No wonder Steve Jobs is smiling.
He just struck a deal with the record labels to finally monetize pirated music — a move that “resets the whole music industry,” according to one music-tech CEO.
The new scan-and-match feature in iTunes — called iTunes Match — will put a copy of most songs in users’ libraries in the cloud, where they will be available for streaming to any device for $25 a year.
It doesn’t matter where those songs came from — whether they were purchased on iTunes, ripped from a CD or downloaded from a file-sharing network.
The service will likely be launched on Monday — and from then on, most of the music in user’s iTunes libraries will be synced automatically with the 18 million tracks Apple has on file.
The annual subscription fee is a clever way to get people to finally pay for pirated music, albeit a fraction of what that music may have originally cost. Jobs didn’t detail the split, but Apple reportedly keeps 30% and gives the the labels ~60% and publishers ~10%.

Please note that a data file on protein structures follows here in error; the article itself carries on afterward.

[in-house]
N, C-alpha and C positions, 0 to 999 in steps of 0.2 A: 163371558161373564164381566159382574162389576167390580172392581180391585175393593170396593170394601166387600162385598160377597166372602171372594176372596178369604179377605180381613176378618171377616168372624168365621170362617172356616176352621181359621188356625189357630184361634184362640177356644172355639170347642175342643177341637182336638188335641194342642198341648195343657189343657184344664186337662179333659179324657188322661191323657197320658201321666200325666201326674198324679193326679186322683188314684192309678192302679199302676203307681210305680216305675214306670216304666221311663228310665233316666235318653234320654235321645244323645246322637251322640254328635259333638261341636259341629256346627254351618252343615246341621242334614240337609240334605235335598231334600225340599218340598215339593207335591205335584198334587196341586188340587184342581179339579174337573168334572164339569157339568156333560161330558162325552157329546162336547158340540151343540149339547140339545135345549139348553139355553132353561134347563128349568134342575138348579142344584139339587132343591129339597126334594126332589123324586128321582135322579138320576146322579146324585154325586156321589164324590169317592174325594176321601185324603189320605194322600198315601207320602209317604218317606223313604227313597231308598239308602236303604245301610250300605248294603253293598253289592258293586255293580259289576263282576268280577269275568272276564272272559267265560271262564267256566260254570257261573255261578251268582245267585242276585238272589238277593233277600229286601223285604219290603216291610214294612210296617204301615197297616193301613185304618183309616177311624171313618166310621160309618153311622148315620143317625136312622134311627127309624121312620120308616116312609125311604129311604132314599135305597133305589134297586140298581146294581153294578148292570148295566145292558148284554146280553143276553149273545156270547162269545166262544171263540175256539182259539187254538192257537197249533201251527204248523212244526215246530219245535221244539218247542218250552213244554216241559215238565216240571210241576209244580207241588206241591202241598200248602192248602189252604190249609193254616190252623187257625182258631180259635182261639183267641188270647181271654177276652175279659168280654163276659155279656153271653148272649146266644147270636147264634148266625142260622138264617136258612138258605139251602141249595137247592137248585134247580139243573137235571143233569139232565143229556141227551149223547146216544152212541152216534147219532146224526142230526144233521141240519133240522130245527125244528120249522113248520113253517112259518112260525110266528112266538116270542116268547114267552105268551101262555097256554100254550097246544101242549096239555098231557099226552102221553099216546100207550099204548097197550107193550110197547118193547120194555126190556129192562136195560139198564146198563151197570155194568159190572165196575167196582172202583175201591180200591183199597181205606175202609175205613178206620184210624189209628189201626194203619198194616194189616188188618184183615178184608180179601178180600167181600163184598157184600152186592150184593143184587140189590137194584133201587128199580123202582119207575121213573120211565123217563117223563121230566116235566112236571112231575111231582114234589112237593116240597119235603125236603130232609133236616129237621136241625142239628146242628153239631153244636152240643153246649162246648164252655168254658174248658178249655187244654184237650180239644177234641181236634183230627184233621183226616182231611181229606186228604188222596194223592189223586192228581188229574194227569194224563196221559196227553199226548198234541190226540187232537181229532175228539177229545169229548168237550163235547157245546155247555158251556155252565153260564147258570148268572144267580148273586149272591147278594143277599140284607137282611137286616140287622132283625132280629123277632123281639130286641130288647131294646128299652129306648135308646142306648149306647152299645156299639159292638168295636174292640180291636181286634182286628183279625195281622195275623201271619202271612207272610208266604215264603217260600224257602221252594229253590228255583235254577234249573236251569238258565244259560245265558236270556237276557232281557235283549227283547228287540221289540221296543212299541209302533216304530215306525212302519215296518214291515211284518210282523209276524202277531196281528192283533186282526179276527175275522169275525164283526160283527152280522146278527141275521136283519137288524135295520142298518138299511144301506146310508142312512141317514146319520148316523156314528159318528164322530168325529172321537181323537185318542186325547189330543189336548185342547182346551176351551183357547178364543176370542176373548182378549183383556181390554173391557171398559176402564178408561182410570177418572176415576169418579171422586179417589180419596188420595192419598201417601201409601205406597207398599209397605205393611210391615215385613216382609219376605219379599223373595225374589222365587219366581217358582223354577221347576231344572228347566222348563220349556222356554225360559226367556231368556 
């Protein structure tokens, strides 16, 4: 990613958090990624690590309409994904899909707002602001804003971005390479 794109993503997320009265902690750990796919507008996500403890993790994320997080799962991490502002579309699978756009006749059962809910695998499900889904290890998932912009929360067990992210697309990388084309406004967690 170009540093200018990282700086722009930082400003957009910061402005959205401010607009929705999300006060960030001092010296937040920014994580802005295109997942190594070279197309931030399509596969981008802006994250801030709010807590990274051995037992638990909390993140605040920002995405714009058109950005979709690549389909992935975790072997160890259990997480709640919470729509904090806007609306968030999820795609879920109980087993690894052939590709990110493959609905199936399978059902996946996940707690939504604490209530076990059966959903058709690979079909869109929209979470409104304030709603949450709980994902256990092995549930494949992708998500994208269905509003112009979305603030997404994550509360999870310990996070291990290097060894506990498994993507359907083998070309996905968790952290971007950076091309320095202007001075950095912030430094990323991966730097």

“Napster trained people to download music and listen to it on their computers,” he says. “This new service will help people become more comfortable with the idea of streaming their music. And that’s what resets the whole music industry. Reeducating the consumers on how to listen to music.”
Jobs said the chances are “awfully good” that songs will find a match on Apple’s servers. Songs will be available as high-quality 256Kbps AAC audio files. The majority of music libraries aren’t uploaded, as they are to Google’s and Amazon’s services, which means the matching process takes minutes, Jobs said.
“The few songs that remain? Well, we’ll upload them,” Jobs said.